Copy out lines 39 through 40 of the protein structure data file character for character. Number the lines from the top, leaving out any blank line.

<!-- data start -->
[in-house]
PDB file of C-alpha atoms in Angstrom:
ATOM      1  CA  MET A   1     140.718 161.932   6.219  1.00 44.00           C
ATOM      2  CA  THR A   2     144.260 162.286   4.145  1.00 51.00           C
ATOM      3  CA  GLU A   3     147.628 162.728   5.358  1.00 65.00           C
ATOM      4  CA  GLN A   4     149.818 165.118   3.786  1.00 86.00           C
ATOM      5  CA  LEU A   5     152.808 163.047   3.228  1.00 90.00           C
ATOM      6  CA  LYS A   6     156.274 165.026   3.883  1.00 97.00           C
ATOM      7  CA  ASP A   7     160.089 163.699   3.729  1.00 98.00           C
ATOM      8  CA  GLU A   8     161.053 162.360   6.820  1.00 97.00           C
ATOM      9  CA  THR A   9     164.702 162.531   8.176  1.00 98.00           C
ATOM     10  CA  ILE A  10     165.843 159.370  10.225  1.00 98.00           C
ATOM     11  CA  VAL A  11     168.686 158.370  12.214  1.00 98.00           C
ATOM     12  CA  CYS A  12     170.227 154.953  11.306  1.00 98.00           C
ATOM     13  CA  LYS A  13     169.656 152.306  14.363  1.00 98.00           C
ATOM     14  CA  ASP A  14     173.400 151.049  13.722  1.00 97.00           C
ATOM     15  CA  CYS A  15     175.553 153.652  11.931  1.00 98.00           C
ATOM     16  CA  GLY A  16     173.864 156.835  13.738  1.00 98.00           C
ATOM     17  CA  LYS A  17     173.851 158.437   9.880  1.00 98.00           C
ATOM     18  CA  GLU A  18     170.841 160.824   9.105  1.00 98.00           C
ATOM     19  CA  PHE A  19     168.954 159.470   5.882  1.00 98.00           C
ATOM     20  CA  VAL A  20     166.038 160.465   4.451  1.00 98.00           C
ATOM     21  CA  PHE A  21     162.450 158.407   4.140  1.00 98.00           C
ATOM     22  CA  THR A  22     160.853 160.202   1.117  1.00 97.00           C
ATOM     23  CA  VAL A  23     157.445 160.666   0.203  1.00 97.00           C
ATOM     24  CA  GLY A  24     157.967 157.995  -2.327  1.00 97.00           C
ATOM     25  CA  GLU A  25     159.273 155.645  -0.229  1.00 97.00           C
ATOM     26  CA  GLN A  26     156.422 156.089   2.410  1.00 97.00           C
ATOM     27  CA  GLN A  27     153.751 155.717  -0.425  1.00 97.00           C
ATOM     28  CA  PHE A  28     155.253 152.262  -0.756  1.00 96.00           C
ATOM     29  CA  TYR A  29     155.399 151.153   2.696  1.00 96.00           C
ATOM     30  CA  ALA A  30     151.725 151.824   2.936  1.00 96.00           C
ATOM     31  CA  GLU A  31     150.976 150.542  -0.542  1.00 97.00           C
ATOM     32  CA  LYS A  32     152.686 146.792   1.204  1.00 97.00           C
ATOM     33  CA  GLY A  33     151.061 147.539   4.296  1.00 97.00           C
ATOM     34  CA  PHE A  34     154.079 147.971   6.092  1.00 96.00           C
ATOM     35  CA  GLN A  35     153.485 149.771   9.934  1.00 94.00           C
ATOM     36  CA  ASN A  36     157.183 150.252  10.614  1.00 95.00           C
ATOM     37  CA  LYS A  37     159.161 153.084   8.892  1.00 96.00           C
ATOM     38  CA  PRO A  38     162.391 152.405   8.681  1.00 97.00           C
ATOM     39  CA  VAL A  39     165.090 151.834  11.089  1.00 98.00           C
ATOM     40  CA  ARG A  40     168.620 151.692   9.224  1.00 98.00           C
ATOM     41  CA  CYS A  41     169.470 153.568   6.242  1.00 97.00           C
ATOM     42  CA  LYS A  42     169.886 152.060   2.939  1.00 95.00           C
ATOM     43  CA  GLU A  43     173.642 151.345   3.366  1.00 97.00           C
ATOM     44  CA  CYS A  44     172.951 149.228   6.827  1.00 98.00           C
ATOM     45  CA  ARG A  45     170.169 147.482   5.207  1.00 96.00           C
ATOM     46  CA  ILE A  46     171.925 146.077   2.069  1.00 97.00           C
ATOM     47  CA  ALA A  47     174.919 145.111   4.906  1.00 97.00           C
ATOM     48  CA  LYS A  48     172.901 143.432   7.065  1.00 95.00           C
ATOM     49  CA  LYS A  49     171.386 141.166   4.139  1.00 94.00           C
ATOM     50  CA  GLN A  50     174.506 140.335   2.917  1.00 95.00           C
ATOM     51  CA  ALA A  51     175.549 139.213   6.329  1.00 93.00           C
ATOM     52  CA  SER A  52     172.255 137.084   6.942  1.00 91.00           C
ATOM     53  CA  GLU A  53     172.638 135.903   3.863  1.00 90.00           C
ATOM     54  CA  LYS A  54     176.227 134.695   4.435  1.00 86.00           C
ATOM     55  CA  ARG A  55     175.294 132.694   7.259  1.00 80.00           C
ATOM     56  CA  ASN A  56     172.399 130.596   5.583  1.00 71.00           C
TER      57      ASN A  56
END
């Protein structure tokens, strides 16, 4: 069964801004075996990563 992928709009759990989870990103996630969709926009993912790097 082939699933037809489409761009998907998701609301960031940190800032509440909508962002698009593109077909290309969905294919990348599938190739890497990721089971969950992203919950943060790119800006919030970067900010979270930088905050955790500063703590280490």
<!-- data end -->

ATOM     37  CA  LYS A  37     159.161 153.084   8.892  1.00 96.00           C
ATOM     38  CA  PRO A  38     162.391 152.405   8.681  1.00 97.00           C